When someone does something inappropriate, I usually just laugh, because it’s almost predictable. If they don’t respect me, that’s up to them. I’m just here to work, be professional and do this for my family.

On the flip side, it’s been ingrained in everybody’s head, “Don’t talk to her until you know she’s not going to file a sexual harassment complaint for saying hi or something.” And I get that fear has to exist. So I’m usually the one to say “hi” first.

Otherwise, a lot of people are very supportive of women. They help when I’m struggling, and they see the benefit of working with a woman. We think differently. I can fit in smaller places, which gives me some value. I can’t do everything, but at least I’ve got some things they can’t do, ever.

I also respect that men are stronger and taller than me, so we all deserve to be congratulated. That’s part of the brotherhood, or sisterhood, to know we’re all just trying to pass along knowledge and do a good job.

Q: Which projects stand out to you?

Maggie Rogosienski in a hardhat at workCourtesy Maggie Rogosienski

A. I love conduit bending. I haven’t gotten to do nearly enough of it. I want to get good at it because that’s what makes an electrician an electrician.

Also, I’ve been in hospitals a lot. It’s always interesting to see behind the walls. I didn’t used to think about how everything around me needs electricity. Now it’s wild to see the little things I used to pass by and not think about, because it wasn’t part of my job.

Q: What changes have you seen?

A: In the last few years, I’ve seen tremendous changes.

I remember posting on Instagram about struggling to find a woman’s boot that wasn’t pink or purple. Unfortunately, I still see those out there, but also companies are coming out of the woodwork with women’s work products. I think they’re seeing that we’re not going anywhere, so they’re figuring out how to support us. I hope the diversity keeps growing.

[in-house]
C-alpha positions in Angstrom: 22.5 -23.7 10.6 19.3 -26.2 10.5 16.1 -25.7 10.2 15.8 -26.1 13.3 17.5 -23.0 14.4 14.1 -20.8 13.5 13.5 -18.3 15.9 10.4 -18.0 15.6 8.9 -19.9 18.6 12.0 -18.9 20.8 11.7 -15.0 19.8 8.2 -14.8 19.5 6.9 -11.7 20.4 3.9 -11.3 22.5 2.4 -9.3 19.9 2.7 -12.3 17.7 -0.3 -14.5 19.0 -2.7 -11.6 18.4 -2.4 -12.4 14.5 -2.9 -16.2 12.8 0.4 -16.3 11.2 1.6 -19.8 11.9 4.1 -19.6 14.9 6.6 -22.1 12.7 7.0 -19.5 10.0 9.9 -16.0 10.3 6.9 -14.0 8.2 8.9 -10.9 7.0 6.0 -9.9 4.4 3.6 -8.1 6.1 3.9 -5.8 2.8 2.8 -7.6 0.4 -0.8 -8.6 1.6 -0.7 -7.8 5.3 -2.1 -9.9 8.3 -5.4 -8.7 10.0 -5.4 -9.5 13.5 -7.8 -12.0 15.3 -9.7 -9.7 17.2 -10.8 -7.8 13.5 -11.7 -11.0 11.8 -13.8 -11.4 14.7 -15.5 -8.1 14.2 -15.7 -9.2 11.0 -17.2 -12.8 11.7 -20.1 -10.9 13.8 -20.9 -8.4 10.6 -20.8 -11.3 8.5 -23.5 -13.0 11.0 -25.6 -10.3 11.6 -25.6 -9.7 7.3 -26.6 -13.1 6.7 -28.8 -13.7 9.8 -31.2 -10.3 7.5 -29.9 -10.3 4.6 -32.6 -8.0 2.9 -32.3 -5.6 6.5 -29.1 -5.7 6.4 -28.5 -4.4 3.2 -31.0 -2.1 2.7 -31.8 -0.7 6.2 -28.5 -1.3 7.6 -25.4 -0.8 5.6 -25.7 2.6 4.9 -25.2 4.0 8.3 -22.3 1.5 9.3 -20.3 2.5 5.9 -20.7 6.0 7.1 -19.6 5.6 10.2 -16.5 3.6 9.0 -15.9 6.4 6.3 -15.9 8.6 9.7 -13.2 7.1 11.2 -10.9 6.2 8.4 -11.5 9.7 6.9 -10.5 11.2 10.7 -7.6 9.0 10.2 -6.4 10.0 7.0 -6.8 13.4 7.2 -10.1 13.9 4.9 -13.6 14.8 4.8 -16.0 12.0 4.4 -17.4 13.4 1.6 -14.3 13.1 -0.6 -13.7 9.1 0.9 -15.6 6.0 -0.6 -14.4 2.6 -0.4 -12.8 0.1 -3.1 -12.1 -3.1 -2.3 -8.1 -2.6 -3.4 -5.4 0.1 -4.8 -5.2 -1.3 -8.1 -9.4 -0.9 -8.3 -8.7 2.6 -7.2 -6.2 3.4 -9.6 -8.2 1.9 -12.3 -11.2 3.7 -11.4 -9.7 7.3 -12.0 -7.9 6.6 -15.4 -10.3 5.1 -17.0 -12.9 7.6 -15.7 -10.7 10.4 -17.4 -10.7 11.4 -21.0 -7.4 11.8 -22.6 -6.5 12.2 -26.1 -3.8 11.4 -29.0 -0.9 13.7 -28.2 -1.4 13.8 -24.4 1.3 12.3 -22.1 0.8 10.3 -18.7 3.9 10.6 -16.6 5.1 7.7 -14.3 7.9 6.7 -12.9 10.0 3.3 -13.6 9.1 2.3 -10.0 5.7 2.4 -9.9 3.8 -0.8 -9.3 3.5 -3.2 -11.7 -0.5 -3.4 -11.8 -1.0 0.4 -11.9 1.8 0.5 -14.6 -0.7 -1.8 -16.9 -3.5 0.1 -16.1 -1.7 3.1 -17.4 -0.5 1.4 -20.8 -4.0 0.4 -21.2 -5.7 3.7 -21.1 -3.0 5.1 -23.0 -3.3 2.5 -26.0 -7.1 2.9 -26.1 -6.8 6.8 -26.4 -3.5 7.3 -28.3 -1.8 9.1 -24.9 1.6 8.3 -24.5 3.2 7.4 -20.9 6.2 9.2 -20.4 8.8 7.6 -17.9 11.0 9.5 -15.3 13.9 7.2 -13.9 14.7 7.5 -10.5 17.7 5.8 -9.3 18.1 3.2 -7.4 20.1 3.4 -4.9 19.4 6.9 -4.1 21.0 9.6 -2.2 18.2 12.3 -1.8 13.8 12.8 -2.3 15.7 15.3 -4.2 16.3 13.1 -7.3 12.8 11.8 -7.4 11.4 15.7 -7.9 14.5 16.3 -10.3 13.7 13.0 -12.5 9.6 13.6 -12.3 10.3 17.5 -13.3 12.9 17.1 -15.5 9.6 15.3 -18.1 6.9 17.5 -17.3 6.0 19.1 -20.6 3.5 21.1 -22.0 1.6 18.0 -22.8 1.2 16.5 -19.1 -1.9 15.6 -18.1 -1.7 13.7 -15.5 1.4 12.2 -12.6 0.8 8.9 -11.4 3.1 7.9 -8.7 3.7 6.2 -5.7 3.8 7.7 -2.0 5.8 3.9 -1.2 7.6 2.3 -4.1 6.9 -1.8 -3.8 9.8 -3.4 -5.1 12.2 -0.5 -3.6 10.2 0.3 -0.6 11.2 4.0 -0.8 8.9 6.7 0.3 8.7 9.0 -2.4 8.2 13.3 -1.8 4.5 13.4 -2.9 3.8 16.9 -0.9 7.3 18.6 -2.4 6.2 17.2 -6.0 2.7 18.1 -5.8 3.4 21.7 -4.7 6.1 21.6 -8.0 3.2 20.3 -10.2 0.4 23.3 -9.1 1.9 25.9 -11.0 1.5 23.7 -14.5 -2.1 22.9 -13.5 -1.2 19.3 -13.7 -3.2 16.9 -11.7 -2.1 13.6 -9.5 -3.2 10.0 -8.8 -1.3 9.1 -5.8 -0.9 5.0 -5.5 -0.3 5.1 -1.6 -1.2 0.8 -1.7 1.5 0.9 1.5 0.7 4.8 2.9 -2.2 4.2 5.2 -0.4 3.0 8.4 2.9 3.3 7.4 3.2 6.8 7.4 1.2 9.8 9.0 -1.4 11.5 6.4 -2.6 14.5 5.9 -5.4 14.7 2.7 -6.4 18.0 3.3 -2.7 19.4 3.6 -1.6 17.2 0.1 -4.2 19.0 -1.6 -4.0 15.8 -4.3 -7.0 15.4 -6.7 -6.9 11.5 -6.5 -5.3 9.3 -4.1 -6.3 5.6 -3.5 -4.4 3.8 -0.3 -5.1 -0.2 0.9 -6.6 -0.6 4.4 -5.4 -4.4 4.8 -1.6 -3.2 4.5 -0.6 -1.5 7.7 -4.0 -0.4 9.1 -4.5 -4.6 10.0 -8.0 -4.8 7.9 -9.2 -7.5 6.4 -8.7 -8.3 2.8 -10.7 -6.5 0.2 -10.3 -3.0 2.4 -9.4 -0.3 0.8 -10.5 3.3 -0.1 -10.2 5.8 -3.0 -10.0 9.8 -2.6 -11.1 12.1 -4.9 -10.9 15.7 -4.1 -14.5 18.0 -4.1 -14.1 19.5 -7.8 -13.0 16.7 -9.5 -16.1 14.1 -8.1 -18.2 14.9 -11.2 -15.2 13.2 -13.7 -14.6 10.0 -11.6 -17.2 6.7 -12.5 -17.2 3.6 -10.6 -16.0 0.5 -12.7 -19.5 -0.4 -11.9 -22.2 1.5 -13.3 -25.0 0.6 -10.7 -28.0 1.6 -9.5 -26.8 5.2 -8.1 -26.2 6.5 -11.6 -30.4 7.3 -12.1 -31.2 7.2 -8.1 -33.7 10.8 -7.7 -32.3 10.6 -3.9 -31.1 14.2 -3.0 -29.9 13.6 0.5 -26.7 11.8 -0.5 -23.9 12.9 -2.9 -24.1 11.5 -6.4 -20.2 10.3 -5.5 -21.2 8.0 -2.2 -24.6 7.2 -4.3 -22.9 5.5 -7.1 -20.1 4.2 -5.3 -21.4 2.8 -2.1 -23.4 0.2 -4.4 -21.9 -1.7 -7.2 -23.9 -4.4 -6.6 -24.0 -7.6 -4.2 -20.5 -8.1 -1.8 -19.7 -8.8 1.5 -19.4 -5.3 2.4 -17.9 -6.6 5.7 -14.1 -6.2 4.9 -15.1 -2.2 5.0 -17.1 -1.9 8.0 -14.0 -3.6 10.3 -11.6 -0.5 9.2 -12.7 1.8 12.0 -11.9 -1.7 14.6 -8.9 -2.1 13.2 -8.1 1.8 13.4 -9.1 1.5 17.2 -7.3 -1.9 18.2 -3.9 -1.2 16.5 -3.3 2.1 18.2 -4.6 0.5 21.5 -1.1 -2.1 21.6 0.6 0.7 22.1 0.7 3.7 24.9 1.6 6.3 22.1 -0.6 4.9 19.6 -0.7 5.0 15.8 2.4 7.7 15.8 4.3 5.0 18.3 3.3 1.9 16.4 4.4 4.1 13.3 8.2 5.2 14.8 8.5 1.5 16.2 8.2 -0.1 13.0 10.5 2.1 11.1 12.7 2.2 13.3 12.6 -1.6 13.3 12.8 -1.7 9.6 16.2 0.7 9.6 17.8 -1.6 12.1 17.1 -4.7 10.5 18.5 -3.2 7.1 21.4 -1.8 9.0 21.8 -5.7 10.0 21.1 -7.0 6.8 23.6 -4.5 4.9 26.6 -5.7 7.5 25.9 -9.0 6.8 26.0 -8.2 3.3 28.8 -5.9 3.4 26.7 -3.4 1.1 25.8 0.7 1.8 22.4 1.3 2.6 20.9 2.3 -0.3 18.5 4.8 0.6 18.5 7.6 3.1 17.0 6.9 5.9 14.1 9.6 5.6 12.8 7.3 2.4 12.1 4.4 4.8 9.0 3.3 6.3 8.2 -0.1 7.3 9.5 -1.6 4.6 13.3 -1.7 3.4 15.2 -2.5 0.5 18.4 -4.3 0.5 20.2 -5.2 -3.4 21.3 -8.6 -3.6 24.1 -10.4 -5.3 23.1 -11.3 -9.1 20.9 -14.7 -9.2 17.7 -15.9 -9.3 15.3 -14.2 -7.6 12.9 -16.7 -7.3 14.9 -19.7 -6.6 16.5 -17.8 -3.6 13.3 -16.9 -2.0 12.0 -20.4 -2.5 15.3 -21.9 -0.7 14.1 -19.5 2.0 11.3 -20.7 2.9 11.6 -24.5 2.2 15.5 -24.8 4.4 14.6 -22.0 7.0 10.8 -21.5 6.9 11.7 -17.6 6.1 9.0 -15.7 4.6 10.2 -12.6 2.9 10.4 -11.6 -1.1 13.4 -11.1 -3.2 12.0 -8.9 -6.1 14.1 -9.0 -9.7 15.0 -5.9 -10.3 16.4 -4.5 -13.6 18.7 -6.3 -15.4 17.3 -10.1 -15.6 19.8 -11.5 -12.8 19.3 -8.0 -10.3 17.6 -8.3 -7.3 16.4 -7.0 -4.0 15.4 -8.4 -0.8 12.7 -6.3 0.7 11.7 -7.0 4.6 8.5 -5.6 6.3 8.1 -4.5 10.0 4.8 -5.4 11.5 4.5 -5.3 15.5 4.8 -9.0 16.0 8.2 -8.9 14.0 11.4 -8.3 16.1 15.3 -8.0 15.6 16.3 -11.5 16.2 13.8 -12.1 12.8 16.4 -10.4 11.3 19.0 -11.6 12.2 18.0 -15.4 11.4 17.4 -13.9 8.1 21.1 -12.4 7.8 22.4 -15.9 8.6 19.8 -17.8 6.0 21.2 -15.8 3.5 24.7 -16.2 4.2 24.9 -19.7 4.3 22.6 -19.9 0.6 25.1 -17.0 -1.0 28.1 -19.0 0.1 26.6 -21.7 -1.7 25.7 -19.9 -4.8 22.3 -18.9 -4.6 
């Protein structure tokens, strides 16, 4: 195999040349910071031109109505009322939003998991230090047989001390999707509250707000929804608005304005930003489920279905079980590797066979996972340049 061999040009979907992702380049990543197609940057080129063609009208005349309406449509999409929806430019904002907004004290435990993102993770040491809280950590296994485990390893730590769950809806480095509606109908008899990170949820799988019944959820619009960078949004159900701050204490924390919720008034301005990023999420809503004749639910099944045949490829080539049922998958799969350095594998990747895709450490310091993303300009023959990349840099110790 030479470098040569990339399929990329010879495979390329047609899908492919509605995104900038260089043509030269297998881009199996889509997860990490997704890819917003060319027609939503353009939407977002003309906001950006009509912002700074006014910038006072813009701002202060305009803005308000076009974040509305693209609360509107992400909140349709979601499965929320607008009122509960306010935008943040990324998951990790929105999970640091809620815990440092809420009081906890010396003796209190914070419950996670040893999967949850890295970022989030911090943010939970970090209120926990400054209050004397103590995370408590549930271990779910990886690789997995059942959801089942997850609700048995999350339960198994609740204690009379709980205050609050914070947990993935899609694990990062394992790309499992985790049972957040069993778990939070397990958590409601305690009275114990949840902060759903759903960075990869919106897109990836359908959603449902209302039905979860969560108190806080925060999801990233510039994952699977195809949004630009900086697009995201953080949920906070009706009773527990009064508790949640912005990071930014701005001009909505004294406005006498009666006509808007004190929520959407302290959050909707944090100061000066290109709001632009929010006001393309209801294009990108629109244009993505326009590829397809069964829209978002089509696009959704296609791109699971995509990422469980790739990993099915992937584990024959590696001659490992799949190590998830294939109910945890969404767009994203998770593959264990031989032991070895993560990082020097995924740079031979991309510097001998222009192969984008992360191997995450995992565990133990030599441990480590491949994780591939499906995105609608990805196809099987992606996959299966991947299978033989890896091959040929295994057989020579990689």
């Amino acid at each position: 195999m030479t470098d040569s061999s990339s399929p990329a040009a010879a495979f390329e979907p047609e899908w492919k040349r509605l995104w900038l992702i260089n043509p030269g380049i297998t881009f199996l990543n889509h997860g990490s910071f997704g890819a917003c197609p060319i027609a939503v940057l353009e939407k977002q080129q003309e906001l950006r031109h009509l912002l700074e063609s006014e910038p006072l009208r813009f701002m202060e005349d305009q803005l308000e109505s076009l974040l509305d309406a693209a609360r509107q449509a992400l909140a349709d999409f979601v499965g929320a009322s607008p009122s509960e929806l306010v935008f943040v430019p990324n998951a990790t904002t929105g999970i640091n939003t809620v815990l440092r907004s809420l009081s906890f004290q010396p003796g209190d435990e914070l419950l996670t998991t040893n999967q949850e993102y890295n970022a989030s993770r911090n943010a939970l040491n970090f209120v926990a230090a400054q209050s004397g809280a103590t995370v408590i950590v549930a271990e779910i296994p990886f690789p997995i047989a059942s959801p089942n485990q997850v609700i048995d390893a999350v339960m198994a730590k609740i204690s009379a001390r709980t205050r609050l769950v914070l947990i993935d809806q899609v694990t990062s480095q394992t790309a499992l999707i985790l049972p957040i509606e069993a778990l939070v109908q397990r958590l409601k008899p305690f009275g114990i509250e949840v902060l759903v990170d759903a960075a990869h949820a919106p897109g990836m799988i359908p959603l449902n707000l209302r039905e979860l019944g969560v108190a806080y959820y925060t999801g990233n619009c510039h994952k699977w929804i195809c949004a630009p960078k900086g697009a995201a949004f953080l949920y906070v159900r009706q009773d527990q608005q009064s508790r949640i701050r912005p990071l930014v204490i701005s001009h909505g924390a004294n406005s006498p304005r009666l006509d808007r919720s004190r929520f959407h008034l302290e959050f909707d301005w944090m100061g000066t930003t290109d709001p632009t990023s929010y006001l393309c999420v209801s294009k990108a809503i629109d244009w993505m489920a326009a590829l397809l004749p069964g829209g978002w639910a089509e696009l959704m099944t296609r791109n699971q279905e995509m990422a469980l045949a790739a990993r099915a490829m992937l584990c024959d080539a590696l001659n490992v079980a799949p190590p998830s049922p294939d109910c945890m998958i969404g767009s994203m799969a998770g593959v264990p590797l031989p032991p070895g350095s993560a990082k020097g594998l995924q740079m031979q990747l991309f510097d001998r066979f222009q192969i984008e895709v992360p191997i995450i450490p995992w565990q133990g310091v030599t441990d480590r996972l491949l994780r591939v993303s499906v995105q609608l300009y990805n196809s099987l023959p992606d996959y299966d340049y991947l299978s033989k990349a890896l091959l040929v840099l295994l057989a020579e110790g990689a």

Q: Where do you hope to see yourself in 10 years?

A: I actually gave up the idea of thinking about that, because that’s where I missed growing in my other careers. Every day is “live for today.”

As a past business owner, I know I’m capable of learning from the ground up and succeeding. Plus, technology is changing so rapidly, we have no idea what’s even coming. It makes me feel like I really made a good decision. I’ve grown a lot and I’m unbelievably humbled by everything I’ve learned about myself.

There’s so much of ourselves we don’t get to see throughout our lives because we let ourselves get comfortable. And when we don’t push ourselves into discomfort, we fail to change, evolve and adapt.

Q: Any advice for young women looking to get into electrical or other trades?

A: It’s unbelievable how much work there is in the trades. So keep an open mind, and educate yourself about what you’re getting into and the long-term and short-term consequences of your decisions.